Household Decline in TV Ownership Has Finally Arrived
Well, it finally happened. The one appliance that was once universal in every household in America has begun its decline.
The latest Nielsen report out this week shows that the percentage of US households owning a television dropped to 96.7 from 98.9. Granted, that is still quite a few households (114million), but 2 percentage points is nothing to sneeze at. After 20 years of looking at these numbers, this is a first. TV ownership rivals “running water” in terms of percent of households in America.
This decline in ownership of TVs is driven by households moving to digital formats and the “other screen” of personal computers and tablets. Certainly, the recession has forced some households to cut back on big purchases, but I don’t think that is the trend. This is the beginning of a migration that is sure to accelerate.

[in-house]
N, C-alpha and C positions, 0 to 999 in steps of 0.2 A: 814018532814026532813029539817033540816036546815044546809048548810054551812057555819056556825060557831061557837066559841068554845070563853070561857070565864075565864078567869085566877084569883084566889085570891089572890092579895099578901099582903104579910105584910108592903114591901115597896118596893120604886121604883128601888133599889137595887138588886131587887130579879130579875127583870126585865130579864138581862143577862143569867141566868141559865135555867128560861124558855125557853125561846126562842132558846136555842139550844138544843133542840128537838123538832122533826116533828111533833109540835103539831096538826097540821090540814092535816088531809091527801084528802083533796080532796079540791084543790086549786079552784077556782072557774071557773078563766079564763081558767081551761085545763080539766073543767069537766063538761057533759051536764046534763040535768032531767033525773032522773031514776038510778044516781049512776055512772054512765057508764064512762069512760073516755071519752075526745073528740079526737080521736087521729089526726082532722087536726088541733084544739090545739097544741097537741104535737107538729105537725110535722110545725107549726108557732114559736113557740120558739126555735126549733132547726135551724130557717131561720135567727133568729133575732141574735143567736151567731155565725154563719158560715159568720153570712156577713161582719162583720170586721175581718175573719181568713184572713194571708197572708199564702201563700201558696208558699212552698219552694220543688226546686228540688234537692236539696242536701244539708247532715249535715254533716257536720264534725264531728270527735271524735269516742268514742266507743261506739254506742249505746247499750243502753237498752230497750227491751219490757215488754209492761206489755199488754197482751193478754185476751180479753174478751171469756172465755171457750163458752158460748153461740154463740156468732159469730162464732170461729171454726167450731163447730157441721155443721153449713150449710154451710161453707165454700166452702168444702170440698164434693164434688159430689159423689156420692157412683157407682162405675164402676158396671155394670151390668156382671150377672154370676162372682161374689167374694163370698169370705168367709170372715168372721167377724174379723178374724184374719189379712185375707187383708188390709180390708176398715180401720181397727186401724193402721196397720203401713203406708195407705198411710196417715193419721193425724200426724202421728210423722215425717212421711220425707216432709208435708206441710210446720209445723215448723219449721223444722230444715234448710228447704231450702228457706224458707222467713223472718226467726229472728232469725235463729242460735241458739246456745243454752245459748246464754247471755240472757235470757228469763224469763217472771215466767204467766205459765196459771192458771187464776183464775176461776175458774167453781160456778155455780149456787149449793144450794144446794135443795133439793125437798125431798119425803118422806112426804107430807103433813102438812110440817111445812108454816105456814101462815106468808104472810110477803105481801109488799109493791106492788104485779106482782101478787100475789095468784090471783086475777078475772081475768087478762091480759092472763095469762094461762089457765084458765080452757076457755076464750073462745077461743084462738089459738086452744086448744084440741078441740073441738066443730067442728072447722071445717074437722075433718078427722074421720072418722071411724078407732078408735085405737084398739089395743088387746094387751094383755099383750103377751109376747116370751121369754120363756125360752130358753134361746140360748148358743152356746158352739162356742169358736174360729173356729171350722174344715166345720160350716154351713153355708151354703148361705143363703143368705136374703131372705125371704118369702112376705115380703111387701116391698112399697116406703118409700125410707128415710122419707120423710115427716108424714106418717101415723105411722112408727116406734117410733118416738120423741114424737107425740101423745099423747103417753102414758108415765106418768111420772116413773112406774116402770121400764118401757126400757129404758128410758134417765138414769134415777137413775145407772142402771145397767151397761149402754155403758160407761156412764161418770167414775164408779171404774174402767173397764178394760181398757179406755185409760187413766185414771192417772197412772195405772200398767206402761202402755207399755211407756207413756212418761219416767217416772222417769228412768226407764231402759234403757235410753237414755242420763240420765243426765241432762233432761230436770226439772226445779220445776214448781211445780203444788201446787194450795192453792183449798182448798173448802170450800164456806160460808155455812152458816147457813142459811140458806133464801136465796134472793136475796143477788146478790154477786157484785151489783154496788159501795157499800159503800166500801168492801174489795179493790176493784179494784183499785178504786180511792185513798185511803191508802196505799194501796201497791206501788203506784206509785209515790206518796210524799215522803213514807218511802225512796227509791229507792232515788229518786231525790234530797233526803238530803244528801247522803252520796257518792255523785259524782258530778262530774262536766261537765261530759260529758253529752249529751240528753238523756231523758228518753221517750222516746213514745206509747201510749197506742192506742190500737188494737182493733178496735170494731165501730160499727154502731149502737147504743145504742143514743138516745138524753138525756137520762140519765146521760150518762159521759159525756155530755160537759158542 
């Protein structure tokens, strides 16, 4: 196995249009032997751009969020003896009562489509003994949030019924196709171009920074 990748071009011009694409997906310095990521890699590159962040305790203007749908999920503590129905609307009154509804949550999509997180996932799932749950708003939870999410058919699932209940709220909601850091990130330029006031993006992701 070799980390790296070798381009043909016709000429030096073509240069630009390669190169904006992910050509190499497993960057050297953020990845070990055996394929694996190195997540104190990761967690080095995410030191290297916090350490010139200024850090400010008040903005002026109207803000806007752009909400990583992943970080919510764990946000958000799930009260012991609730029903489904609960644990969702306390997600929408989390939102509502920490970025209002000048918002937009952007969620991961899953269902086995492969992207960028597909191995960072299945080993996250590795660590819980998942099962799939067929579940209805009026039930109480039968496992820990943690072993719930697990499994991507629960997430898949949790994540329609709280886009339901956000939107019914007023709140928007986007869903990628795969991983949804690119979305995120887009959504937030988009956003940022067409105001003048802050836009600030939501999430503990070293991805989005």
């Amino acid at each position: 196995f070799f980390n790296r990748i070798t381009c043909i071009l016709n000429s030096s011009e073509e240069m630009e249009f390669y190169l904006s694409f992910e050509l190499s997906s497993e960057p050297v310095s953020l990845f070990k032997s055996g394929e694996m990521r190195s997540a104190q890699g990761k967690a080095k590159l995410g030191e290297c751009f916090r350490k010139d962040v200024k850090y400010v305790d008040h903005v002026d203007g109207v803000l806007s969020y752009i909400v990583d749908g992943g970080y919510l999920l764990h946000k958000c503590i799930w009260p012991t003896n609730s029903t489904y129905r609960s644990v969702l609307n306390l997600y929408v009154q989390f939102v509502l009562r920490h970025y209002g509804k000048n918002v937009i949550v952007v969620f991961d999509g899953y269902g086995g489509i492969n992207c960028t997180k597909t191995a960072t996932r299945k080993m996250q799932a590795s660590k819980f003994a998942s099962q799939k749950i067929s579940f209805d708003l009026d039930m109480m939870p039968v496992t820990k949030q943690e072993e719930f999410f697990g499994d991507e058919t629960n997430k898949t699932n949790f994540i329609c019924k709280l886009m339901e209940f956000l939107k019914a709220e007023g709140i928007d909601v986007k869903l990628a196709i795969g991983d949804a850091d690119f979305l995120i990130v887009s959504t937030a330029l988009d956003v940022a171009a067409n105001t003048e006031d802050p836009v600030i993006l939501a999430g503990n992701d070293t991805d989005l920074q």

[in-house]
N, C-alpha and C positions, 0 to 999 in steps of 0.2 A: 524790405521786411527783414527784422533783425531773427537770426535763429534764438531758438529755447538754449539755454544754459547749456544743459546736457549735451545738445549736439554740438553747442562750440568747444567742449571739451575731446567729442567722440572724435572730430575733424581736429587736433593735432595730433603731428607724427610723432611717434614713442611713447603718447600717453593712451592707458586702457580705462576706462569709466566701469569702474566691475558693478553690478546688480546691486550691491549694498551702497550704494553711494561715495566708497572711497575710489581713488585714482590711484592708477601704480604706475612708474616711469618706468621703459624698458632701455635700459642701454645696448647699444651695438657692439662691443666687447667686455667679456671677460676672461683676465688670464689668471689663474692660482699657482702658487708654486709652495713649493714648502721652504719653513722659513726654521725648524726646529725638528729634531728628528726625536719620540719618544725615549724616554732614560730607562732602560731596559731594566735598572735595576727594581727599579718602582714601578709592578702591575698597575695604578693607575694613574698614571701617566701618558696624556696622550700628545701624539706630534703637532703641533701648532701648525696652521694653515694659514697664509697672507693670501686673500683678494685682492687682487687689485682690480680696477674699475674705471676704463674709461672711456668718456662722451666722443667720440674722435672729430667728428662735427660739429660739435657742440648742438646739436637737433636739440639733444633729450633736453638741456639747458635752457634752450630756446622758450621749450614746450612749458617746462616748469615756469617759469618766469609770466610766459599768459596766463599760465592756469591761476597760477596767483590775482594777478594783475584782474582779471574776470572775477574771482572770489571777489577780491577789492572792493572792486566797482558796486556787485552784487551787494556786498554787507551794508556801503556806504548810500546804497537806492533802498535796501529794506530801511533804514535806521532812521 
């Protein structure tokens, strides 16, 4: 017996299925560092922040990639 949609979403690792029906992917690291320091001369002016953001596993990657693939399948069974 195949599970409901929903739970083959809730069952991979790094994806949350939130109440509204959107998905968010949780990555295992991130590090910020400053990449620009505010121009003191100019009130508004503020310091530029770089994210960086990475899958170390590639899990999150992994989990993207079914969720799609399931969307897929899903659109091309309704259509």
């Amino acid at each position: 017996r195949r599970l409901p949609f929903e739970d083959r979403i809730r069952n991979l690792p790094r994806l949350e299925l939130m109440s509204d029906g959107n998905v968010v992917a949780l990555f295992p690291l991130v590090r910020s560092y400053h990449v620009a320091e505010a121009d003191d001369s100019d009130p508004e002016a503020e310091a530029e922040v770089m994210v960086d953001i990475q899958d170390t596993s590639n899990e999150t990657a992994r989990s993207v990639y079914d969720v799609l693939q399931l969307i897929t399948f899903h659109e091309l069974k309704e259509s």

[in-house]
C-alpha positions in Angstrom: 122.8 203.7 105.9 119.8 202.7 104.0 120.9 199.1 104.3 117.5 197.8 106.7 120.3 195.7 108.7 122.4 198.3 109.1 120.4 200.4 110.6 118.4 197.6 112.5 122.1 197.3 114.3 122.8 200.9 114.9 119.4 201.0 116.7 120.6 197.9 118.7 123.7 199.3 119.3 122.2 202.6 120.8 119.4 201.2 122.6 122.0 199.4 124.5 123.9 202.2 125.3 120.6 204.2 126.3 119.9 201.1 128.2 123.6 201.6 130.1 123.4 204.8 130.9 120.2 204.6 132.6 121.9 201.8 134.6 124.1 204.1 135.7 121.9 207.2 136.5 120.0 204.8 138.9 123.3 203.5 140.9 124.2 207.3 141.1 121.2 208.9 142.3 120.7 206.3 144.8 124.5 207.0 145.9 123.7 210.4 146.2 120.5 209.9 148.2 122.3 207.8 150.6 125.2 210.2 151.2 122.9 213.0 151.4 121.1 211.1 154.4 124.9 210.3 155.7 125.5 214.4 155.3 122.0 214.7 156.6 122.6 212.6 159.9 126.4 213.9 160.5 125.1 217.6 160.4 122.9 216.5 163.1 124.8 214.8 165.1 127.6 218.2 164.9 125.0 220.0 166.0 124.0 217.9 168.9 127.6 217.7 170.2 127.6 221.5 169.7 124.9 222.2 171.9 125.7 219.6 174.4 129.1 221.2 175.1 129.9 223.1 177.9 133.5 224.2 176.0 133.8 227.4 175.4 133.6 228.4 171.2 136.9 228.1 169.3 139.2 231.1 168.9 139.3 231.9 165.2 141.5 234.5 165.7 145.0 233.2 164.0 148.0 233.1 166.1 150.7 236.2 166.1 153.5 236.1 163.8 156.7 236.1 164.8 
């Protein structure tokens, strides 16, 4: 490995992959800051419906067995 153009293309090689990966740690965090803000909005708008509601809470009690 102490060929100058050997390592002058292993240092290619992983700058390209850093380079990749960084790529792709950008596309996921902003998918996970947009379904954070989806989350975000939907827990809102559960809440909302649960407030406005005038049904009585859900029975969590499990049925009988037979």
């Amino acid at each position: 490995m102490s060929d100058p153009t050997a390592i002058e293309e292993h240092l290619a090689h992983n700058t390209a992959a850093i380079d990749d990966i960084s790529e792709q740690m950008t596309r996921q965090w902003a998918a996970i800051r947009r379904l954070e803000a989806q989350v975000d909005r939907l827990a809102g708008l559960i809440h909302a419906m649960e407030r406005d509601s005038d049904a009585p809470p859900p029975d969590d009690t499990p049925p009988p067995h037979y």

What does this evolution to digital formats mean to our beloved television shows? Maybe not that much. Content and programming are affected, not by a decline in consumption, but by the medium that will get it to the consumer. TV viewership is up in terms of total hours, as is viewership in web-based and mobile-based content. So, as we redefine the idea of a television, the discussion moves to content rather than the appliance on which it can be viewed.